Using Psychology to Discuss Financial Problems with Your Children

Lay-offs, pay-cuts, foreclosures, and debt are all realities of the world we live in. What you share with your child about your family's financial problems, and the way you share it, can have a profound impact on their ability to process and cope — and even on their financial future.

If your family is facing a trying time financially, whether or not you've tried to hide it from your child, they most likely already know.

Children are incredibly perceptive — they can pick up on parents' stress, hushed conversations, and changed spending habits and moods much more accurately than most will give them credit for. Picking up on these cues without the explanation and assurance of a parent can lead to confusion and insecurity — emotions that can cause stress, anxiety, and physiological problems.

If you are a parent suffering from debt and are working with any debt negotiation or debt relief companies, it's likely your children have already sensed a change in the way money is spent — and they may need an explanation. Discussing this with them also provides an opportunity for you to teach your children financial responsibility so that they can make better decisions in their future.

We've interviewed counselor Chris Berger — founder and director of Foundations Counseling, LLC — to find out the best ways to tell your children about your family's financial issues and your plan to get out of debt. He gave us several guidelines for handling this sensitive subject.

How much you should share depends on your child's age and maturity level. Generally, Berger recommends sharing fewer details and emphasizing security with children 12 and under — the basic concept of frugality is all they can really process. Most teens, however, will be financially literate and can handle more information. If they can understand it, they can better cope with it, and they may be more receptive to discussing your family's money issues. But take into consideration your child's maturity level before deciding which method best suits them.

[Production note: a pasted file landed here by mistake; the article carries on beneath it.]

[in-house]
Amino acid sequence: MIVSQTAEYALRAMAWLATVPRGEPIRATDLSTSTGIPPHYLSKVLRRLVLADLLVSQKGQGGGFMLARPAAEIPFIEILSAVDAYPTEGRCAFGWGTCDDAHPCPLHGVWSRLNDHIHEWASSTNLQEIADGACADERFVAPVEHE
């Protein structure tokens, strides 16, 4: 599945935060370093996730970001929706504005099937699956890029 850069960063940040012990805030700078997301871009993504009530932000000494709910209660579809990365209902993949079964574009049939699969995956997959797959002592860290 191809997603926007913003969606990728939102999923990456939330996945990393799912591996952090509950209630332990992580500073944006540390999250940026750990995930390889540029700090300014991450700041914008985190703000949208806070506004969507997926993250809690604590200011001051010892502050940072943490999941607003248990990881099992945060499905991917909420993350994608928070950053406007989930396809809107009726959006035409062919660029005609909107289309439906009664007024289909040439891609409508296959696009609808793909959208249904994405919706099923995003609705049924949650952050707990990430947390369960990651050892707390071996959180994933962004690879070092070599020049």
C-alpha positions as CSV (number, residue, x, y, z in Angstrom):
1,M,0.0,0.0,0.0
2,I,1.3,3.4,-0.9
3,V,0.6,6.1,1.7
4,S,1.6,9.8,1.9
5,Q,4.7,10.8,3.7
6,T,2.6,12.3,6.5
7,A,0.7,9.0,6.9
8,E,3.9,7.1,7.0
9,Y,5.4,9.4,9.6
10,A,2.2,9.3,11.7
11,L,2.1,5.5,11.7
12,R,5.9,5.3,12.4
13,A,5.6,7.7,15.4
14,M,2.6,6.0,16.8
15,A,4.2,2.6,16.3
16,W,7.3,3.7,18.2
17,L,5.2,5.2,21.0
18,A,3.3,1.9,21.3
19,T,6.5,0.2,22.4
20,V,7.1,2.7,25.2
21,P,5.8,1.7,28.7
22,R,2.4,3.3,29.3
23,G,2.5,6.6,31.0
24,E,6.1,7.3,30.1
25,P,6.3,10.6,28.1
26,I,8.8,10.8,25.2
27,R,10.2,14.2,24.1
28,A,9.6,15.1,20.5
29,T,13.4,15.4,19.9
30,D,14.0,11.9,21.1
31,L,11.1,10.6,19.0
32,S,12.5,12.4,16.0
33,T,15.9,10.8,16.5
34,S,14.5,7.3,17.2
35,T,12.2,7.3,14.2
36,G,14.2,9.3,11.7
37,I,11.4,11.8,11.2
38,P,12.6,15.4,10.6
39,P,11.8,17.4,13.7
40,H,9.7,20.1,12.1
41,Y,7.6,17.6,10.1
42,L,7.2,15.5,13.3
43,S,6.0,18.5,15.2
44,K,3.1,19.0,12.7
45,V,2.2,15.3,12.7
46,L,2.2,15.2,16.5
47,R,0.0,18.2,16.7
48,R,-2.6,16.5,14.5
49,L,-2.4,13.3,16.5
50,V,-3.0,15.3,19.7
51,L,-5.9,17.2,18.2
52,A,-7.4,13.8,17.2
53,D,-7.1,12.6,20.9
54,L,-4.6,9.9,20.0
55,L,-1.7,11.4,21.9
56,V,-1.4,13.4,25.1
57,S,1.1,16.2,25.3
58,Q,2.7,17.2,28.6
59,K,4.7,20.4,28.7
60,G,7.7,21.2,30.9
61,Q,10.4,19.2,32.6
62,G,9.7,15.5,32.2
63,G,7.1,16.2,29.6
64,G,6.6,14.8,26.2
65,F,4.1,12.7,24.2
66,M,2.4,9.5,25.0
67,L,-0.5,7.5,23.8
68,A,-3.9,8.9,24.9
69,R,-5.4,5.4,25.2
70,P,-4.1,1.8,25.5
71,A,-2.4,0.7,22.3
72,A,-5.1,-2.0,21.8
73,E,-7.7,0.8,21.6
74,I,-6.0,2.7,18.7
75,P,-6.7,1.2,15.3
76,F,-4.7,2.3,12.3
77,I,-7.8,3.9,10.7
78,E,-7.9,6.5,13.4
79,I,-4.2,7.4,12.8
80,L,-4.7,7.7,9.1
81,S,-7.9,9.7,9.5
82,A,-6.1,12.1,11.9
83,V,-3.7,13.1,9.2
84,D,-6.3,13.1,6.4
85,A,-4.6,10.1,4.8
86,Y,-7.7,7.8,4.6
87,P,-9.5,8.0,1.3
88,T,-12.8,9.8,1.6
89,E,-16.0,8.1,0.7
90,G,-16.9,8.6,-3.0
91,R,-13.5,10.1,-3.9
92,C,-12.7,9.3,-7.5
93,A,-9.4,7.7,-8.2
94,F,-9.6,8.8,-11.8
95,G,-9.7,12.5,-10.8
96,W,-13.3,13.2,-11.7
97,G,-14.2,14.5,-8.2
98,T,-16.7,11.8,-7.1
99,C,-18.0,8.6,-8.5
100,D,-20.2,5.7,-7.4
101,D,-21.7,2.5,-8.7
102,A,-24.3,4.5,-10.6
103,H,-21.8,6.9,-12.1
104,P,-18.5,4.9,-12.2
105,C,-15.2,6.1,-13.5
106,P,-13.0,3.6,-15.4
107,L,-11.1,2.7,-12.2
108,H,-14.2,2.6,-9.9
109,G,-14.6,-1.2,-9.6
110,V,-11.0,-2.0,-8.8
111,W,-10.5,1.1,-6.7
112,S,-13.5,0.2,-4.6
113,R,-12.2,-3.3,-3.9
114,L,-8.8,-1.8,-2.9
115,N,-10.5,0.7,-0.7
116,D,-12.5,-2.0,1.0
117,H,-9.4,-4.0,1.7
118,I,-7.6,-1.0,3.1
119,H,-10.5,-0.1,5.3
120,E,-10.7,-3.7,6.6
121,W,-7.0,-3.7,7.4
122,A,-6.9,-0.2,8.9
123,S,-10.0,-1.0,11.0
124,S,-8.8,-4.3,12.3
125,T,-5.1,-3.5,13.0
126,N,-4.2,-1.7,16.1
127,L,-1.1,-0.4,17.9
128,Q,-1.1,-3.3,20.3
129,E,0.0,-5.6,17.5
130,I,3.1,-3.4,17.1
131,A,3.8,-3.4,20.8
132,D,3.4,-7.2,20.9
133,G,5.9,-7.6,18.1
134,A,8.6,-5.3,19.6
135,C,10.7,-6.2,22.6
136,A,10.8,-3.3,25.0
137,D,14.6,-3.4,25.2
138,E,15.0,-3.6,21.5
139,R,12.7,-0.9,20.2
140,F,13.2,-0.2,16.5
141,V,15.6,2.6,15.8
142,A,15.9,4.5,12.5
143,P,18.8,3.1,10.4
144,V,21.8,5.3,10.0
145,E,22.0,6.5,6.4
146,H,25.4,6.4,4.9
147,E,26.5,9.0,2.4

Don't lie. Berger stresses this in all areas on parenting. You can choose how you phrase things and how much to share depending on your situation, but don't give false information about your family's money problems.

Educate your children on finances. Trying times and slimmer budgets provide an opportunity for teaching your children about money, saving, frugality, and wants vs. needs. Berger said you can use your own financial missteps as a lesson, focusing on what you've learned and not being afraid to admit if you've made mistakes. "It's okay to be fallible," he said.

Focus on the positive. Emphasize that the difficult changes now will be better for the long-term, that a move or change in activity allows for new opportunities elsewhere and that no matter what, the family will be staying together.

Show a united front. Make sure you agree on what to say to the kids and how before confronting them. Arguing in front of a child can create more anxiety and less of a sense of security.

Don't use your child as your confidant. It's important to maintain the parent/child relationship as a healthy boundary. Confiding in a child like a peer or "over-sharing" will give them an added sense of stress. Berger says to remember that the child does not have the answers or the mindset to take responsibility for your family's finances — focus on their best interests in the situation.

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